While he left us with plenty of masterpieces to enjoy, Alfred Hitchcock also considered a huge number of other potential projects that never came to light. His career is bookended by the unfinished Number 13 (1922) and the unrealised The Short Night (1968-79), while scholar Sidney Gottlieb found 250 folders of documents related to other unmade projects in between.
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Among the better-known unmades are an account of the Titanic disaster, which was to have been Hitchcock’s Hollywood debut (1939-40), and The Bramble Bush (1949-52), David Duncan’s novel about a thief who steals a murderer’s passport.
But Hitch was also linked with such unlikely projects as The Saint in New York, The War of the Worlds, Les Misérables and Treasure Island, as well as tales about Labour leader Keir Hardie, a bigamous ventriloquist, a beleaguered nuclear bomber pilot and the plot to crucify Christ. And how different screen history might be if Ian Fleming had managed to land Hitch for the first Bond movie.
Here are 10 of the most intriguing Master of Suspense might-have-beens…
Derby Day (1935-39)
Childhood trips to Epsom prompted Alfred Hitchcock to weave a story around the Derby. “Think of the opportunities,” he told the Sunderland Daily Echo in 1935, as he described people from various backgrounds milling around a tented village with stories to tell.
Two years later, Hitchcock informed Sight & Sound of his plans to take a documentary approach to create “a sort of pageant”, an animated modern version of William Powell Frith’s painting ‘The Derby Day’, and he was still enthusing about the project to the New York Times in 1939. The film was abandoned after Hitch relocated to Hollywood.
The first titles that Hitchcock and Sidney Bernstein announced on forming Transatlantic Pictures were Under Capricorn (1949) and Hamlet. The latter would be a “psychological melodrama” with Shakespeare’s verse being updated into modern argot. Scottish journalist Alan Dent was hired to rethink the text, as Hitchcock hinted that the “To be or not to be” soliloquy would be delivered from a psychiatrist’s couch, prompting proposed star Cary Grant to quip it would probably begin, “What the hell do I do now?”
However, American writer Irving Fiske sued Transatlantic for $1.25m for plagiarising his novel, Hamlet in Modern English. The case dragged into 1954 before finally being thrown out.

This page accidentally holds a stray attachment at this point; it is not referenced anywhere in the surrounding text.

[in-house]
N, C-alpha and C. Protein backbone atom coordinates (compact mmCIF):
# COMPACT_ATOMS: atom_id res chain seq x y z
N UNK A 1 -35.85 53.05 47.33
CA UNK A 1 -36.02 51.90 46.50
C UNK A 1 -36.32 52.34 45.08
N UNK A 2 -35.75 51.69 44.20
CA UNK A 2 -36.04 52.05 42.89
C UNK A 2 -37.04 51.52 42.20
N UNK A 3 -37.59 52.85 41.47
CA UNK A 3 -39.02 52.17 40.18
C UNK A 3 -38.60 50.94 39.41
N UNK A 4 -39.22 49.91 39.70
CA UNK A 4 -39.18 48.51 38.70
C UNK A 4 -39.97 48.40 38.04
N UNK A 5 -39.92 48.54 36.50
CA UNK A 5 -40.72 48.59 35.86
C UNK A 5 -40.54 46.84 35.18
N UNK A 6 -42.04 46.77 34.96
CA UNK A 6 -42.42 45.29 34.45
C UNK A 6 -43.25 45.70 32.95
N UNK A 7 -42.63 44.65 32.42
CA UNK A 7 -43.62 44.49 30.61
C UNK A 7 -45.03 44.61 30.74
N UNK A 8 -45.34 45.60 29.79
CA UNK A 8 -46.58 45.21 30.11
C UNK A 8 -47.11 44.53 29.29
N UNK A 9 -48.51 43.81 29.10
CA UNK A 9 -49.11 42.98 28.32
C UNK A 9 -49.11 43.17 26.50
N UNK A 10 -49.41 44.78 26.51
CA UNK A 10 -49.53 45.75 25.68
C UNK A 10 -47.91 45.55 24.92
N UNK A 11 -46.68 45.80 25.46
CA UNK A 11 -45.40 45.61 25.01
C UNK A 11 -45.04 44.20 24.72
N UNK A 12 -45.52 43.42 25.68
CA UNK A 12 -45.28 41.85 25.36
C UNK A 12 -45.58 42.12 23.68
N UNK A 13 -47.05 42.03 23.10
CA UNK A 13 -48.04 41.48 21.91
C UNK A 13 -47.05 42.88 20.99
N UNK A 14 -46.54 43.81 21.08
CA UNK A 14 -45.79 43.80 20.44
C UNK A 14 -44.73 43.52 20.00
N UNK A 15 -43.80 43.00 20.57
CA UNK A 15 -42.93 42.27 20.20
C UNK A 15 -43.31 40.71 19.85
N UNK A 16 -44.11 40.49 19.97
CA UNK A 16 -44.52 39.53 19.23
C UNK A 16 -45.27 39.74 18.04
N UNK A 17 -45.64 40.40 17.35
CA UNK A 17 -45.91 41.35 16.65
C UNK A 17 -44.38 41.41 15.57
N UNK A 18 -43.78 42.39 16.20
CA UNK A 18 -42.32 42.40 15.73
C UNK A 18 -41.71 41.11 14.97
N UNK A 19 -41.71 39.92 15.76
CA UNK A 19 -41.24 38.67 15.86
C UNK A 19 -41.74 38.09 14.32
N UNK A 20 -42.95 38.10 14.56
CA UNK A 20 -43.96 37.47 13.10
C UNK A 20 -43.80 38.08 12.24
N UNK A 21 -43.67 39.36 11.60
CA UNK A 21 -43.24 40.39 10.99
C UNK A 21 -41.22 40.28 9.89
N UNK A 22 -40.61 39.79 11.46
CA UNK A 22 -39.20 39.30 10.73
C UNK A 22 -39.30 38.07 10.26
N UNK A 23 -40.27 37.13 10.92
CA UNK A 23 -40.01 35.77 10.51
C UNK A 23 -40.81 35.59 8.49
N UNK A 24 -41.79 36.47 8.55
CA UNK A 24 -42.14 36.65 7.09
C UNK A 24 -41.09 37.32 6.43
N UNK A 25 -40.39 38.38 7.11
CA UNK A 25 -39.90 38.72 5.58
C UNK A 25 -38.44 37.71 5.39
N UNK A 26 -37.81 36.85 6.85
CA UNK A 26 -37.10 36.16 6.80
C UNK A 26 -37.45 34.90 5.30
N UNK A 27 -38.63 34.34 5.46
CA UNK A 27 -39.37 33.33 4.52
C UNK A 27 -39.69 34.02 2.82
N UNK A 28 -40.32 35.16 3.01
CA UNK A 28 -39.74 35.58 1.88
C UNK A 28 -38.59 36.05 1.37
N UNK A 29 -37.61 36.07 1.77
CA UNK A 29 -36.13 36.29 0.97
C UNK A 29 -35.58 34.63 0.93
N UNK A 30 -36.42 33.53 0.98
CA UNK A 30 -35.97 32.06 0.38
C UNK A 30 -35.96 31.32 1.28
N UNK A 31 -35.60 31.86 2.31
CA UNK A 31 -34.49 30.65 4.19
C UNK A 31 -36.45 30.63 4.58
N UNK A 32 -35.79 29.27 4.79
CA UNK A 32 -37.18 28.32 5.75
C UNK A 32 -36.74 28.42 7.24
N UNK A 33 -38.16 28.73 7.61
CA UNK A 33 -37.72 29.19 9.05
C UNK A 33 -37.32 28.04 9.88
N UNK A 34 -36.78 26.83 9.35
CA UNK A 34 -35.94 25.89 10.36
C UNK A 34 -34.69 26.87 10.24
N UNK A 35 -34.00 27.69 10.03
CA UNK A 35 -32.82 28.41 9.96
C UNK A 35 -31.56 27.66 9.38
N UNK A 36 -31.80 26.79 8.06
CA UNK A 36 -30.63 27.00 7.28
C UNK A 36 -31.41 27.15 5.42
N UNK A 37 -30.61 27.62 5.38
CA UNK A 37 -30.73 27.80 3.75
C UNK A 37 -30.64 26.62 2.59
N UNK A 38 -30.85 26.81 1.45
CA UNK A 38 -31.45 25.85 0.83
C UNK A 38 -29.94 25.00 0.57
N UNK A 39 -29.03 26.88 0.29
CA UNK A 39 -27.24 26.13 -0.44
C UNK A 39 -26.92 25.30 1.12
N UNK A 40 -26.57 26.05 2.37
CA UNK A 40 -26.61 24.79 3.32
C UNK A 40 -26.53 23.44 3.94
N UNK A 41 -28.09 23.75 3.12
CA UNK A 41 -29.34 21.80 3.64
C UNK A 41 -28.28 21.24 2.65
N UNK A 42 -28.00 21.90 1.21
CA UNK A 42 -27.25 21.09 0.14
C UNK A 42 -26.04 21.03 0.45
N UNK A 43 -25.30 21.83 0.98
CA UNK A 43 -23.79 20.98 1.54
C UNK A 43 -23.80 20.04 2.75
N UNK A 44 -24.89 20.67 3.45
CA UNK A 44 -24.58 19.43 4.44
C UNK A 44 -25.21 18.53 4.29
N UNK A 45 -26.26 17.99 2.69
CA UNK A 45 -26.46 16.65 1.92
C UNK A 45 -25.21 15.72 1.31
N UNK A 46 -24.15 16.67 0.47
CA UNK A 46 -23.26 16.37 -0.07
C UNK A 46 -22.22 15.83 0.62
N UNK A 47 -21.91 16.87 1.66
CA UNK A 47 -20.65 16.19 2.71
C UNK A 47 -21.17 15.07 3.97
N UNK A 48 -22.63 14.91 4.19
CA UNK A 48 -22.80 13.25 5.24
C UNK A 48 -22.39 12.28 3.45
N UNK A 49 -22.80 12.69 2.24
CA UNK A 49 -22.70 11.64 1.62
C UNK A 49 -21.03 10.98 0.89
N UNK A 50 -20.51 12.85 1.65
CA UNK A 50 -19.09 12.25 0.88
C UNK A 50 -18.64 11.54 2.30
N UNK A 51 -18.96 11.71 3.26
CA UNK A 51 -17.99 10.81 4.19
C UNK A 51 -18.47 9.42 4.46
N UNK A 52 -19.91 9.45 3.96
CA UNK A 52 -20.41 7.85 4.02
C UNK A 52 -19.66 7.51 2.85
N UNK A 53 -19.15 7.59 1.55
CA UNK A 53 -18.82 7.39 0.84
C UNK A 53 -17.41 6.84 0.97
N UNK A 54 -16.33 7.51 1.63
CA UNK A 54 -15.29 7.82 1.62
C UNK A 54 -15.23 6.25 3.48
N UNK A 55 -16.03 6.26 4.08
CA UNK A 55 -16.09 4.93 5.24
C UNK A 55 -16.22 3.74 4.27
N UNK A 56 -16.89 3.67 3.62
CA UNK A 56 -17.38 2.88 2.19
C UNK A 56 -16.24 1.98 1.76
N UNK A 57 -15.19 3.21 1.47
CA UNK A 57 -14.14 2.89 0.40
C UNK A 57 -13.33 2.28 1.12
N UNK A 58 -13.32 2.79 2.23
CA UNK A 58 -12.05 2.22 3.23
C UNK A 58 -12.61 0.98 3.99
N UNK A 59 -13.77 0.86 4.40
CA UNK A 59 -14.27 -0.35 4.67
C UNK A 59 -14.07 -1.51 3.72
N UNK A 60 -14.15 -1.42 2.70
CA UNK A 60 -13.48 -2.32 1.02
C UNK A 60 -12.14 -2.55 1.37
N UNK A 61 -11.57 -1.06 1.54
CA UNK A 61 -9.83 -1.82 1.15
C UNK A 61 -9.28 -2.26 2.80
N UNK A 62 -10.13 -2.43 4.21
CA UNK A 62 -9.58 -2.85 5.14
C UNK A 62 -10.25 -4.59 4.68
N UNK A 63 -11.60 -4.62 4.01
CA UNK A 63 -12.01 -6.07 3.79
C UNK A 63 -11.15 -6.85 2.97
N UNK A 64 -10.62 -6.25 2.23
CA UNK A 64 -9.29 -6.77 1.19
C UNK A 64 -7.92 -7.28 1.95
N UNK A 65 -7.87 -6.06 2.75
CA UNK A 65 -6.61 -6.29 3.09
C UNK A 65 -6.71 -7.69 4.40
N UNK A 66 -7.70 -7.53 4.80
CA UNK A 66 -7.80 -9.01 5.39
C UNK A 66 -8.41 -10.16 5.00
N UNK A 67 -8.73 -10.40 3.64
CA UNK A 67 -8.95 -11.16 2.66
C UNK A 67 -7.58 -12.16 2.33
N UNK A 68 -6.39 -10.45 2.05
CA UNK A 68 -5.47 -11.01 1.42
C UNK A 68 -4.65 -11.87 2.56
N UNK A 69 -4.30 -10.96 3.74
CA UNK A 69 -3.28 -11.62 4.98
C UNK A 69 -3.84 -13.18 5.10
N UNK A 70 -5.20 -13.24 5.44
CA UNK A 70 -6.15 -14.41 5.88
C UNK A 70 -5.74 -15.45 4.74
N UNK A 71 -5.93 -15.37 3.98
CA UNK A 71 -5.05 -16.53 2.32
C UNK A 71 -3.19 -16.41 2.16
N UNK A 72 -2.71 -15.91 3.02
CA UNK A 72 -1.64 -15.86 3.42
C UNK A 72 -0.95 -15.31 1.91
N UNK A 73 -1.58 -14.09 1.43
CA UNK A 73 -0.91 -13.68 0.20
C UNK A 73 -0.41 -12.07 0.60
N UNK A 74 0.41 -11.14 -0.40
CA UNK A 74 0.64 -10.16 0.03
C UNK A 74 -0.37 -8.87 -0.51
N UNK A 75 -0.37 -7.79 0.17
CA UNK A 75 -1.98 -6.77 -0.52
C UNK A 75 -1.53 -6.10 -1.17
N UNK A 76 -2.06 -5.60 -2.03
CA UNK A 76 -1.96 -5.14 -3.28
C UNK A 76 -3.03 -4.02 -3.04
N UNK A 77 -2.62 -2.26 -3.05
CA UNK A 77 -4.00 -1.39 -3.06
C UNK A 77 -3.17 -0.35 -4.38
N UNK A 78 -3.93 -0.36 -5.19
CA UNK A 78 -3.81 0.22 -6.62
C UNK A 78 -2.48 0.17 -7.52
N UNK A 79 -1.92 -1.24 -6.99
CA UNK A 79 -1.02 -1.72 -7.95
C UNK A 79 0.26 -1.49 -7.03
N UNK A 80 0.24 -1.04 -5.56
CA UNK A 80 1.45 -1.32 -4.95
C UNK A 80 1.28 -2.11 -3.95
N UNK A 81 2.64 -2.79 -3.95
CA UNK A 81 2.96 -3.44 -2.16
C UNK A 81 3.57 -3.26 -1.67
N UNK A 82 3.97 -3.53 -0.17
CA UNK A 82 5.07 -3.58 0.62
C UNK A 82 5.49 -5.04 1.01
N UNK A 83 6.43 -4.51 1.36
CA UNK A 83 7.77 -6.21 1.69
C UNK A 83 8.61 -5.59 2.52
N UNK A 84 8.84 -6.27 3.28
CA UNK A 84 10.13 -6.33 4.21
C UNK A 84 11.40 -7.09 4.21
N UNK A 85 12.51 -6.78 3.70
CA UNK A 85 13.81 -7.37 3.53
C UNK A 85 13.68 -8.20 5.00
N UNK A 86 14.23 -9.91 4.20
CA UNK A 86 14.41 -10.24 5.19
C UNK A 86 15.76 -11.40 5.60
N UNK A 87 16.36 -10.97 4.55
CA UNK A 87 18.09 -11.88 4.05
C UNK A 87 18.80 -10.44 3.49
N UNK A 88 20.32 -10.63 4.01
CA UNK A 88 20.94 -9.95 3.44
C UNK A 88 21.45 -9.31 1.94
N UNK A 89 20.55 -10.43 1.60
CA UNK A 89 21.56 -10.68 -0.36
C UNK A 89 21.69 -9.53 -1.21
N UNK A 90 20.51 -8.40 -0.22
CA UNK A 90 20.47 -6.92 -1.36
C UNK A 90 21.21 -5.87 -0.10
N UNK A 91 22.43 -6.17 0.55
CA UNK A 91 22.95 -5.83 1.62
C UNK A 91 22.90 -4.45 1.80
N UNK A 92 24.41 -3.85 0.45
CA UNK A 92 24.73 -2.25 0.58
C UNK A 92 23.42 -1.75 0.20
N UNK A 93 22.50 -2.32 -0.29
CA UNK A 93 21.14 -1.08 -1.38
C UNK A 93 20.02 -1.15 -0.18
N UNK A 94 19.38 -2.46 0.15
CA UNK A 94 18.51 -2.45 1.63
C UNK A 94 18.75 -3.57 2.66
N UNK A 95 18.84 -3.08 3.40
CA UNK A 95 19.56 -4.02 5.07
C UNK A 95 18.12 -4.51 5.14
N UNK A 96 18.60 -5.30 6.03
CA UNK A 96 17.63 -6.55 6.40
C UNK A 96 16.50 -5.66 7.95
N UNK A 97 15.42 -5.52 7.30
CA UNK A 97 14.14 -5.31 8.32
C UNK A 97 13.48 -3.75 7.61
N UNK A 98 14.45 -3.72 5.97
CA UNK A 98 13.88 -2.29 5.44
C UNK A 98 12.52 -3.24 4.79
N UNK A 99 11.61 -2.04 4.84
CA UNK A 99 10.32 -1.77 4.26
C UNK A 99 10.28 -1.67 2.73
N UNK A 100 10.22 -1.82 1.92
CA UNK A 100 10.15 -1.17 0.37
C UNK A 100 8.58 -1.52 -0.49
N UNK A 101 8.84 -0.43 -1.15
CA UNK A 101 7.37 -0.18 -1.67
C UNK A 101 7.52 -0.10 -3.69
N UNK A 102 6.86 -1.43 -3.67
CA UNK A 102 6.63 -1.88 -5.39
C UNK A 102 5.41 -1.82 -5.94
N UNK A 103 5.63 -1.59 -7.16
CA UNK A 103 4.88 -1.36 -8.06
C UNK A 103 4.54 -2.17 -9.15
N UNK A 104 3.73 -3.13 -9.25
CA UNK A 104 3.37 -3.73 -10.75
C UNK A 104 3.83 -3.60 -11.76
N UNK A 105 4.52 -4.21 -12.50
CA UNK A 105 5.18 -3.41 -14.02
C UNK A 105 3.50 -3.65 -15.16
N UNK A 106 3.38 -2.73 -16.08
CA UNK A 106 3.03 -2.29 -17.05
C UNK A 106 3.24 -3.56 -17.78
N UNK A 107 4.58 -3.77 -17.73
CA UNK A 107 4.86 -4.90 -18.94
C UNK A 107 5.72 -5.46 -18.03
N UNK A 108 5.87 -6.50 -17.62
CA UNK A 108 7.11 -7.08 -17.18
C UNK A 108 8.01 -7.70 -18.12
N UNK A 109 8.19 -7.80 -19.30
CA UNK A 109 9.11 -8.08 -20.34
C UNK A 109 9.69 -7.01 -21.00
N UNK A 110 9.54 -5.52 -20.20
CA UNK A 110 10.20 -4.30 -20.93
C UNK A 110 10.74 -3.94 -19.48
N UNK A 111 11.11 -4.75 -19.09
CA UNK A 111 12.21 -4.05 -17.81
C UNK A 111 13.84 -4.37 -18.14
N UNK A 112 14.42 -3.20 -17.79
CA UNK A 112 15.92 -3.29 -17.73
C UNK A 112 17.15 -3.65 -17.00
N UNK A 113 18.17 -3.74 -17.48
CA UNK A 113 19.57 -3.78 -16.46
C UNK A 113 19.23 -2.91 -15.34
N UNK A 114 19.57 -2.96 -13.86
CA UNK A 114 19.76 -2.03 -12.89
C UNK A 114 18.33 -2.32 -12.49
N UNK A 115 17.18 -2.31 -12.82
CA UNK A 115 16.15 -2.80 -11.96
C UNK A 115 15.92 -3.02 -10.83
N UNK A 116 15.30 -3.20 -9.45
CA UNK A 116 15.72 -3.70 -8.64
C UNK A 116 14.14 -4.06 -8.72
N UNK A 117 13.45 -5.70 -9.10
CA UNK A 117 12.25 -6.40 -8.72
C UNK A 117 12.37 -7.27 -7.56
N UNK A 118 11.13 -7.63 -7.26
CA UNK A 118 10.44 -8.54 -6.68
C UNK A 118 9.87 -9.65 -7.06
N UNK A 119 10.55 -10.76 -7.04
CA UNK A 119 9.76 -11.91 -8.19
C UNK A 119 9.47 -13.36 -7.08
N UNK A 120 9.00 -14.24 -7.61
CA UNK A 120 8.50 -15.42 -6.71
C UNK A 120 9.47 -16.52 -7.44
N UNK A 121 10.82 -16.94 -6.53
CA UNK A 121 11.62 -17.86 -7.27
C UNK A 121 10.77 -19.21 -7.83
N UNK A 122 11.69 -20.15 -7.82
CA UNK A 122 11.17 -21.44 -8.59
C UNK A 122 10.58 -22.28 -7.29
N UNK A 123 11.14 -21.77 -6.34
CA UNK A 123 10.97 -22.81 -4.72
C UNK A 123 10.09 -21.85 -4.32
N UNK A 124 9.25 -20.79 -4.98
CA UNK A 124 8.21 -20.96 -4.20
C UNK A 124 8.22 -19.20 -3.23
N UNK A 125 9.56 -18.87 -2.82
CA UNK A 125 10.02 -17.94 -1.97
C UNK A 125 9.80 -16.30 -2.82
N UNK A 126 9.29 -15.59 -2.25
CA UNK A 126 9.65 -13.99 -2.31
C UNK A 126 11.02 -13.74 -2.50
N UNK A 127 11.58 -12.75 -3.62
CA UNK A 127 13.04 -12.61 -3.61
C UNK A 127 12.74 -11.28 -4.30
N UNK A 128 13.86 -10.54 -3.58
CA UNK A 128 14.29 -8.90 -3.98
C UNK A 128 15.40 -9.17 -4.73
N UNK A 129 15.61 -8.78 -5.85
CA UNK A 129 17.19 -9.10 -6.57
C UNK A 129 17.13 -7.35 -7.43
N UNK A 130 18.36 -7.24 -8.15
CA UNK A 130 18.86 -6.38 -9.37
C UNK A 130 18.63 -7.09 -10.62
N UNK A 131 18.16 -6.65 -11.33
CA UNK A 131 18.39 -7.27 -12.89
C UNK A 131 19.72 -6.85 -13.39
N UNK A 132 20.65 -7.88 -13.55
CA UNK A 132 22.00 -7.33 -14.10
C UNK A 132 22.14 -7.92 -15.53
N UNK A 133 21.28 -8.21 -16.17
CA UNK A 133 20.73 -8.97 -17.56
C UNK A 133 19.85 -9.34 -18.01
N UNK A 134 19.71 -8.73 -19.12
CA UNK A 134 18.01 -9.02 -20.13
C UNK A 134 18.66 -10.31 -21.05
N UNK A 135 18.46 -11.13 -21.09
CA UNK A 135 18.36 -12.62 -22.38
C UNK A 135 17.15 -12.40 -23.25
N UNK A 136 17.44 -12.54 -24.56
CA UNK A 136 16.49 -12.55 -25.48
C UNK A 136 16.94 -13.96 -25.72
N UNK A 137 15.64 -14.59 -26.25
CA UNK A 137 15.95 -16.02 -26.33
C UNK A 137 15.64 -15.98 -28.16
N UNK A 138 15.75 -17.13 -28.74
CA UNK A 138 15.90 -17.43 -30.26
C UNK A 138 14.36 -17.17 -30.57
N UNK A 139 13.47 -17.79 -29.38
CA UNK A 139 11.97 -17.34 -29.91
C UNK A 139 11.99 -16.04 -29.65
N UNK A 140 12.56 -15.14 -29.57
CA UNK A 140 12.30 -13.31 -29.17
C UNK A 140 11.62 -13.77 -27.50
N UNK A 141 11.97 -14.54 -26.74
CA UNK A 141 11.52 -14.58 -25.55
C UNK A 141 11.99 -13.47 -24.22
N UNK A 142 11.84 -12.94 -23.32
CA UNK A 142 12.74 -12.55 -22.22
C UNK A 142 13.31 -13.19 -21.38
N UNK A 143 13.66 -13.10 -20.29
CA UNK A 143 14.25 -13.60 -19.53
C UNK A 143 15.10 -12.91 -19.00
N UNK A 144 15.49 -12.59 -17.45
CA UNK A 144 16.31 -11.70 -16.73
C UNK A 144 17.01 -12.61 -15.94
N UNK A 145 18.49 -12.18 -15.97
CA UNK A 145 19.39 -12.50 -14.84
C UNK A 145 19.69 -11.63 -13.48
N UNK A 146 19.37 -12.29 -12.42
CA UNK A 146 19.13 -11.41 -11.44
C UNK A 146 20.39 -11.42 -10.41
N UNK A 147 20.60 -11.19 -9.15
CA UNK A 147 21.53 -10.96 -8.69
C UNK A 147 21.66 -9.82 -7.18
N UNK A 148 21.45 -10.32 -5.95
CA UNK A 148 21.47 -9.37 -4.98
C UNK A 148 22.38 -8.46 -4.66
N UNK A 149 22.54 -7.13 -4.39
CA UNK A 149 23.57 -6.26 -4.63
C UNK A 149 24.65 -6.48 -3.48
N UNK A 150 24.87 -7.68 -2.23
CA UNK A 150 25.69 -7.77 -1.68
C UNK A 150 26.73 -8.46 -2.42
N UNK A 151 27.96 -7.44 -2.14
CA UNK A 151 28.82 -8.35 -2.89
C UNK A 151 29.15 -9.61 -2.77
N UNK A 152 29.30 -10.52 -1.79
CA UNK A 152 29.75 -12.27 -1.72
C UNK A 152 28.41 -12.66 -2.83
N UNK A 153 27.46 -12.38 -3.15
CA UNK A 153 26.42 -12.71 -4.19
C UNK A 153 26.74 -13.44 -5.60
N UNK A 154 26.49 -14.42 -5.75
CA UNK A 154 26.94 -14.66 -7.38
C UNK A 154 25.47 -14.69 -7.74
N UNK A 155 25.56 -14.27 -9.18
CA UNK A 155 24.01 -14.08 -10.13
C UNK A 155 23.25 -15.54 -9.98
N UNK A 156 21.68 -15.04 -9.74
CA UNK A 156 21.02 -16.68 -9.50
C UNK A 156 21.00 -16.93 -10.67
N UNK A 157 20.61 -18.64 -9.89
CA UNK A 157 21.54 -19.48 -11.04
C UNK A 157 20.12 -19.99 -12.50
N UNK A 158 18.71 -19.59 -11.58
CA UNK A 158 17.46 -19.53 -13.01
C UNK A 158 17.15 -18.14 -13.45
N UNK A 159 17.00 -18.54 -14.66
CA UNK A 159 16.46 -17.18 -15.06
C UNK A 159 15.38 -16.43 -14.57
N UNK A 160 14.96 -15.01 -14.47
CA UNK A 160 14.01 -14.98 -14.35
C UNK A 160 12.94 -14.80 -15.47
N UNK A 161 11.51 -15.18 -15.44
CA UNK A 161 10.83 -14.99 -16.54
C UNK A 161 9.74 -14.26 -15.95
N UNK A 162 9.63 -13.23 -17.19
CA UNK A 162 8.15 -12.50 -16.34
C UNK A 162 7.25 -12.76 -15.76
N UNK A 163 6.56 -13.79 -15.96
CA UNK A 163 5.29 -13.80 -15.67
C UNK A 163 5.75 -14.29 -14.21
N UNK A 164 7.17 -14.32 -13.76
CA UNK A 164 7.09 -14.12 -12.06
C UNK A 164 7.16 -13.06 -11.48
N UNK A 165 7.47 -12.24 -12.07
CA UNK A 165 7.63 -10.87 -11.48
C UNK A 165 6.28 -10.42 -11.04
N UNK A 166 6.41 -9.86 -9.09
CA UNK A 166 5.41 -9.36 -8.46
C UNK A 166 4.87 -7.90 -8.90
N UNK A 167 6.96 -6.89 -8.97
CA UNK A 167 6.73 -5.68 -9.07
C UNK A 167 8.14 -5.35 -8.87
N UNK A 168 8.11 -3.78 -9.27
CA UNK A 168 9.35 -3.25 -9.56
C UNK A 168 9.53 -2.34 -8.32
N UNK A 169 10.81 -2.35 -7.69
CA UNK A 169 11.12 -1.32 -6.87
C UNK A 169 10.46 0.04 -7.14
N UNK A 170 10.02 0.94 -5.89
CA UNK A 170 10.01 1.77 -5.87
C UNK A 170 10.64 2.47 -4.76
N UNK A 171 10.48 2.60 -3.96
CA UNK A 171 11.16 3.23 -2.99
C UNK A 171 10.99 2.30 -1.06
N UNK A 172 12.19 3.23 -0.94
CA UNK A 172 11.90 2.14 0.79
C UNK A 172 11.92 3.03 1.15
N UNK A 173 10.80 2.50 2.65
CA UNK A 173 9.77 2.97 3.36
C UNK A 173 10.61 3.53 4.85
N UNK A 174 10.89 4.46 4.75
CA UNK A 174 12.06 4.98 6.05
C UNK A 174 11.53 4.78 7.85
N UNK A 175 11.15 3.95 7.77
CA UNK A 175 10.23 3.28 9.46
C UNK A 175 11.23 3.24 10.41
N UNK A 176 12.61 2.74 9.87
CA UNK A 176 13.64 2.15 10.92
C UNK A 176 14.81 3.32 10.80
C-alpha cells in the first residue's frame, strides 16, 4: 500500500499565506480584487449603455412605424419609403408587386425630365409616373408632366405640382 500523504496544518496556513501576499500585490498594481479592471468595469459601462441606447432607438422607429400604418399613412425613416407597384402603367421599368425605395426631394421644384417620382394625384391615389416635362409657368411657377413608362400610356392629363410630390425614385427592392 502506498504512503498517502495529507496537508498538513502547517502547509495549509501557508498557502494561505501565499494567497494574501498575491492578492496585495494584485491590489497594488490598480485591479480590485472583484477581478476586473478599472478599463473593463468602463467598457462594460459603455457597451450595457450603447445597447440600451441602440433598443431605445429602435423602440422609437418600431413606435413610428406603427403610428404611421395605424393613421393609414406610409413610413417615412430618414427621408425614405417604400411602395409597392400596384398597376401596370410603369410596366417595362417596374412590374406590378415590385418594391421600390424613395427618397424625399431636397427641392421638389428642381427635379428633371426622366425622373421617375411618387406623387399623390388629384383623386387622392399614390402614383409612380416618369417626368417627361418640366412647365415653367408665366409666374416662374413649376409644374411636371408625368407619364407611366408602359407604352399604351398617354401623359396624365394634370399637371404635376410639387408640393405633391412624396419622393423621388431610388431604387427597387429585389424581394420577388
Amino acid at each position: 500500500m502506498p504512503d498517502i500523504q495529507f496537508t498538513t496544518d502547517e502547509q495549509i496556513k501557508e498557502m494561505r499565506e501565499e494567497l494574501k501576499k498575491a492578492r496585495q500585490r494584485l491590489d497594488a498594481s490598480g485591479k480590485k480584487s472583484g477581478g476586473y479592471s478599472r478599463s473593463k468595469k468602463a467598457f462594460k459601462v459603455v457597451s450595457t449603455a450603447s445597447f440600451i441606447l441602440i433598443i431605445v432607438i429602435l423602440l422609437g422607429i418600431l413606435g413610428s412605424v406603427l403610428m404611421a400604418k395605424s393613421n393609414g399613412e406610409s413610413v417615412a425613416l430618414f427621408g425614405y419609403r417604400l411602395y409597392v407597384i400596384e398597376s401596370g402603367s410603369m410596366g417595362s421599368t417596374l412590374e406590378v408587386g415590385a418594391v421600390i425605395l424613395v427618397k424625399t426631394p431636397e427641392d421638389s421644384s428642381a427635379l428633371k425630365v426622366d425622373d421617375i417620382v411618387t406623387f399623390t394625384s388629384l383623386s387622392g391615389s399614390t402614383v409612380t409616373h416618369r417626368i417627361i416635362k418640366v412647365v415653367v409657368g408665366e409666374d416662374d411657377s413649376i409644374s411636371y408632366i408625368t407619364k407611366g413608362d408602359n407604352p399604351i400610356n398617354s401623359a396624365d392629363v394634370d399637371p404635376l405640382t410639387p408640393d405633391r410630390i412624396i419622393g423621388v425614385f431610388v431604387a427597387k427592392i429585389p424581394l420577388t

The Last Days of Hitler (1947)
Sidestepping David O. Selznick’s proposal to film Mein Kampf in December 1941, Hitchcock made two French-language shorts for Ministry of Information chief Sidney Bernstein. When the pair formed Transatlantic Pictures, Bernstein optioned Hugh Trevor-Roper’s study of the Führer’s defeat. As he informed the historian, however, they had problems hitting the right tone: “If he is acted as the proverbial sage or cinema villain the film would have no value, and if the part is played to reflect his hysteria the audience would laugh in the wrong places.”
Perhaps wisely, the project was scrapped after Rank declined to co-produce.
No Bail for the Judge (1954-59)
Perhaps the most infamous of all Hitchcock’s unrealised projects, this adaptation of Henry Cecil’s racy novel was concocted with screenwriter Samuel A. Taylor. According to Hollywood lore, a pregnant Audrey Hepburn rejected the picture because of a rape scene. But the plot actually requires the barrister daughter of a judge charged with a necktie murder to sleep with an aristocratic London pimp while posing as a prostitute.
The censors also had grave misgivings about this twist, but Hitchcock still spent $200,000 of Paramount’s money tinkering with a scenario that would also have featured Laurence Harvey or Richard Burton as a sleuthing cracksman. Infuriated by Hepburn’s timidity, Hitchcock made Psycho (1960) instead.
Flamingo Feather (1955-57)
Hitchcock had admired John Buchan long before The 39 Steps (1935) and considered adapting Huntingtower, Greenmantle and The Three Hostages at various stages of his career. Indeed, it was the Buchaneering quality that attracted him to this Laurens van der Post adventure about a South African anthropologist who uncovers a communist plot to goad the black population into rebellion.